A team of researchers at Forrester contends that by focusing on zero-trust initiatives as the economy stymies this year, security teams can defend against cyberattacks – and wind up spending much less money on new tools.
Forrester expects that in 2023 security budgets will stay tight, leading to less spending on best-of-breed security products, while other departments that security teams depend on, such as administration and governance, will likely also face budget cuts of their own.
That’s why security pros need to get creative. In a report published on December 21, a team of 14 Forrester analysts said that embracing zero-trust principles during an economic downturn can potentially yield the following benefits:
- Enhance security and audit experiences without requiring new tools.
Well-documented and well-written policy has become a security and compliance enabler for organizations. It sets expectations and acts as a roadmap for auditors and employees. If security teams advance their capabilities here, they will create less work to demonstrate compliance, give clearer guidance for internal stakeholders, and experience fewer painful audits.
- Facilitate cost cutting across the business.
Forrester’s report on using zero-trust to kill the employee password found that several large U.S.-based organizations in different verticals allocate more than $1 million annually for password-related support costs alone. Implementing automated identity and access management (IAM) can dramatically reduce the friction associated with passwords – as well as the costs – and serves as one example of zero-trust principles leading to a business benefit.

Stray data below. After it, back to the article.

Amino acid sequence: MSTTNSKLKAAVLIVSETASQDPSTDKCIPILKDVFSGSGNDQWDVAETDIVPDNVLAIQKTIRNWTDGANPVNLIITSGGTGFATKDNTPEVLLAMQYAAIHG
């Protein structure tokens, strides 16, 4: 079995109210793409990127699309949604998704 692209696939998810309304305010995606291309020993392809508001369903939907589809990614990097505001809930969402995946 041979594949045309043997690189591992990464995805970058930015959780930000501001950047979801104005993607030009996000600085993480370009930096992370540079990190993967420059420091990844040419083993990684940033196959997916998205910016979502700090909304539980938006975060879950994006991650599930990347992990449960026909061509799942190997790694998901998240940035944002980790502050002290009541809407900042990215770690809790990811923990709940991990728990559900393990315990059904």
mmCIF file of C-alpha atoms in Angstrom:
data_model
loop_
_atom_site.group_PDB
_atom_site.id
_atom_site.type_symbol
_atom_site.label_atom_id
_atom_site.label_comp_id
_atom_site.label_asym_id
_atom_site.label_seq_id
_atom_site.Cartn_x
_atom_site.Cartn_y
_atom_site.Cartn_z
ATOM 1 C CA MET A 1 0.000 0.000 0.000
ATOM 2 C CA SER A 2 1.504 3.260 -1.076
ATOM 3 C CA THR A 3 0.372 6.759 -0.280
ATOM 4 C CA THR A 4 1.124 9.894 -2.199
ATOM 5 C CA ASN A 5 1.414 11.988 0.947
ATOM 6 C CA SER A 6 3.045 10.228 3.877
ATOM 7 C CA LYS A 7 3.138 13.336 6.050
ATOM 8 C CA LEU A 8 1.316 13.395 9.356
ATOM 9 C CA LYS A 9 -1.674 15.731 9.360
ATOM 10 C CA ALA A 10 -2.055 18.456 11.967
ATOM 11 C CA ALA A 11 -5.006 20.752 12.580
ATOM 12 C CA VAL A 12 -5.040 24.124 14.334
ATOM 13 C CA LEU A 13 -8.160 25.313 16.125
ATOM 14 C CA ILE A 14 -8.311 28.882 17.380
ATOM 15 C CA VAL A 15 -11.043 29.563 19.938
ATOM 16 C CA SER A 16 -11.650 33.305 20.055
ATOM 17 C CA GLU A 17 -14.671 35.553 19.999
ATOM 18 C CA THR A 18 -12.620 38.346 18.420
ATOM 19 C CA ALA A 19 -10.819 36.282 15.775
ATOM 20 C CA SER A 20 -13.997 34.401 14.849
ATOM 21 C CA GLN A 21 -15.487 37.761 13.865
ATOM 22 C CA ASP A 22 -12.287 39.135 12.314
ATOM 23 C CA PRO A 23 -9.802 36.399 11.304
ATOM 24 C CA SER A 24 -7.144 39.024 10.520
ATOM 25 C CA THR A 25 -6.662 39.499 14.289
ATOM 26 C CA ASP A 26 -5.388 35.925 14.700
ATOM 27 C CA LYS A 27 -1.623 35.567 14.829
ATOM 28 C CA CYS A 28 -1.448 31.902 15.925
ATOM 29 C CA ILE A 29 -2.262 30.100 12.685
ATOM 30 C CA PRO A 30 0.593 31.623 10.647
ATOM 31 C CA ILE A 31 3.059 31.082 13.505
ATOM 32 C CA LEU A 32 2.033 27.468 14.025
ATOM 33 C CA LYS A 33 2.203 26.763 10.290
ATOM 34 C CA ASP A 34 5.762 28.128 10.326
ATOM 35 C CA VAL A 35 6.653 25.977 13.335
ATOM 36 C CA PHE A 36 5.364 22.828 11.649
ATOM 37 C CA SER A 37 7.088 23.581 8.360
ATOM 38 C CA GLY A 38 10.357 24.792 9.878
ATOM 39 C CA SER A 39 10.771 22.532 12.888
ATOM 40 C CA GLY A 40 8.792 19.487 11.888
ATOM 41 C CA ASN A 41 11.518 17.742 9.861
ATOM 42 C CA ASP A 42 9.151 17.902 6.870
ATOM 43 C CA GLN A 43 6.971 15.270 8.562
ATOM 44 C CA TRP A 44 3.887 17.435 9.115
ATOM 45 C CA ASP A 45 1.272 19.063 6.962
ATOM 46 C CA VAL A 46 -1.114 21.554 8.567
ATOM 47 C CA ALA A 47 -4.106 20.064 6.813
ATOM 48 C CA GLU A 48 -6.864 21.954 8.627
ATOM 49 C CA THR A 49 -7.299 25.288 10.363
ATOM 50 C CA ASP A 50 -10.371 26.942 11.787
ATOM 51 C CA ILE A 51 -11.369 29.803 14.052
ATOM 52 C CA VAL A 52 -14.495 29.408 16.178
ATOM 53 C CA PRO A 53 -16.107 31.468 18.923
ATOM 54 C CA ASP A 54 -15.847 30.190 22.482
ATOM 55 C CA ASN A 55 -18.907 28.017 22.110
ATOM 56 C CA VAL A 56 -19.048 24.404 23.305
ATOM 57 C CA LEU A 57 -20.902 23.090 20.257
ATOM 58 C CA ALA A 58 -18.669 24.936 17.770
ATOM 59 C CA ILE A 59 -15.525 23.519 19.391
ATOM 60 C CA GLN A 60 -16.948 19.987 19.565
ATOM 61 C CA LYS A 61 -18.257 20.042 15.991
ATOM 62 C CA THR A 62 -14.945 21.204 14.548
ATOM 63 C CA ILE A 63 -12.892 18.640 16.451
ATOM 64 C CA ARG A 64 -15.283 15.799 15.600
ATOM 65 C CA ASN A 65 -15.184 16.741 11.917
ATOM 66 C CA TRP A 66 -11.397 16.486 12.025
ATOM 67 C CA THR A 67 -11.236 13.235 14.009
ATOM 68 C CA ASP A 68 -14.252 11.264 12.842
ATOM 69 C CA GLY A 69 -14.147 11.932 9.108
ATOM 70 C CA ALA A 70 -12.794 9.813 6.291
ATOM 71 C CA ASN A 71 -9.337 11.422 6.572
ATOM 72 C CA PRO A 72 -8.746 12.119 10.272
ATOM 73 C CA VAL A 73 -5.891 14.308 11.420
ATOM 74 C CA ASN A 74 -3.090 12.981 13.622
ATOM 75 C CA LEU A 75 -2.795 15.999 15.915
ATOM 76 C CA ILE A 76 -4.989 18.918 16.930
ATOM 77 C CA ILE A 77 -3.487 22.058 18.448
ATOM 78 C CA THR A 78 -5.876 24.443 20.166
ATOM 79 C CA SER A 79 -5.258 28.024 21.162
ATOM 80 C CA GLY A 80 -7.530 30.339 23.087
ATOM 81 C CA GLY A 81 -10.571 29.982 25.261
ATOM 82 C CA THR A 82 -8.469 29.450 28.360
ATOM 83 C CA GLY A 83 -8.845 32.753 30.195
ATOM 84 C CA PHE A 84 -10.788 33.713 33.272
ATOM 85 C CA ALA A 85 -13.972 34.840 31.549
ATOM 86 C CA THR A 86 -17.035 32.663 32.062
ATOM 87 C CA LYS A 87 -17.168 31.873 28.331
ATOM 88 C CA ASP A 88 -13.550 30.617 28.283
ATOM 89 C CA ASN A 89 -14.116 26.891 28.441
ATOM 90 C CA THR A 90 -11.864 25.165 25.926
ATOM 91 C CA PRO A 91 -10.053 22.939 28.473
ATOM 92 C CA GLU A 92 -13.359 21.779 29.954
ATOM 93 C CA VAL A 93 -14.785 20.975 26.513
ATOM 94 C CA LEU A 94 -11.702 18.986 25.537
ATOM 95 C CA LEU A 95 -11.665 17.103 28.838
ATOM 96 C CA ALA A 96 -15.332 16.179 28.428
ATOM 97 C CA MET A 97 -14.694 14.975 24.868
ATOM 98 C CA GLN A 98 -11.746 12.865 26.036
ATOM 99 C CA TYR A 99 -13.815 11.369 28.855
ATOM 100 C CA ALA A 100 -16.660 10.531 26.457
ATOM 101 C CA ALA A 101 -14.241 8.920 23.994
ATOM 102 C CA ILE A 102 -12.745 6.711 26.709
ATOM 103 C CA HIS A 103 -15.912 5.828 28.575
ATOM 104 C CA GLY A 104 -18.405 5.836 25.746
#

- Build influence within the rest of the C-suite.
In normal circumstances, implementation of zero-trust often falls to the IT department, but with IT budgets strapped, there’s an opportunity for the security team to step in. The researchers said gaining favor with the CIO and other C-suite executives during tight budget times can help security pros increase influence in the organization and show commitment to the company’s success.
Implementing zero-trust, can offer both enhanced security and cost savings, said John Yun, vice president of product strategy at ColorTokens. Yun said the initial deployment of zero-trust often includes mapping of existing servers, applications and users. In this phase, Yun said organizations often find redundant servers and applications they can consolidate for improved efficiency and security. The same goes for users. Yun said by identifying and grouping user access, accounts that are redundant or no longer needed can be eliminated for security benefits, but also cost savings in licenses and subscriptions.
“For organizations embarking on zero-trust, extending the security coverage to remote users will likely be in the future,” Yun said. “If organizations tackle zero-trust with this in mind, and partner with a unified zero-trust segmentation provider, they can...extend their security to remote users."
Darren Guccione, co-founder and CEO at KeeperSecurity, added that the foundational tenets of zero-trust ensure people only have access to what they need. Guccione said this can reduce risks associated with layoffs and disgruntled employees, as they may not be able to download information about customers, backups, source code or whatever else they want to hurt the company.
“Properly implemented, zero-trust also reduces overall risk,” Guccione said. “When things are uncertain, and employees may be coming and going (voluntarily or not), the risk of compromise or new employee mistake is drastically reduced when they aren’t given a proverbial loaded gun. Zero-trust requires a clear understanding, an all-or-nothing mindset, and a firm commitment by all levels of an organization. Lack of support is a top stumbling block cited by organizations struggling with adoption.”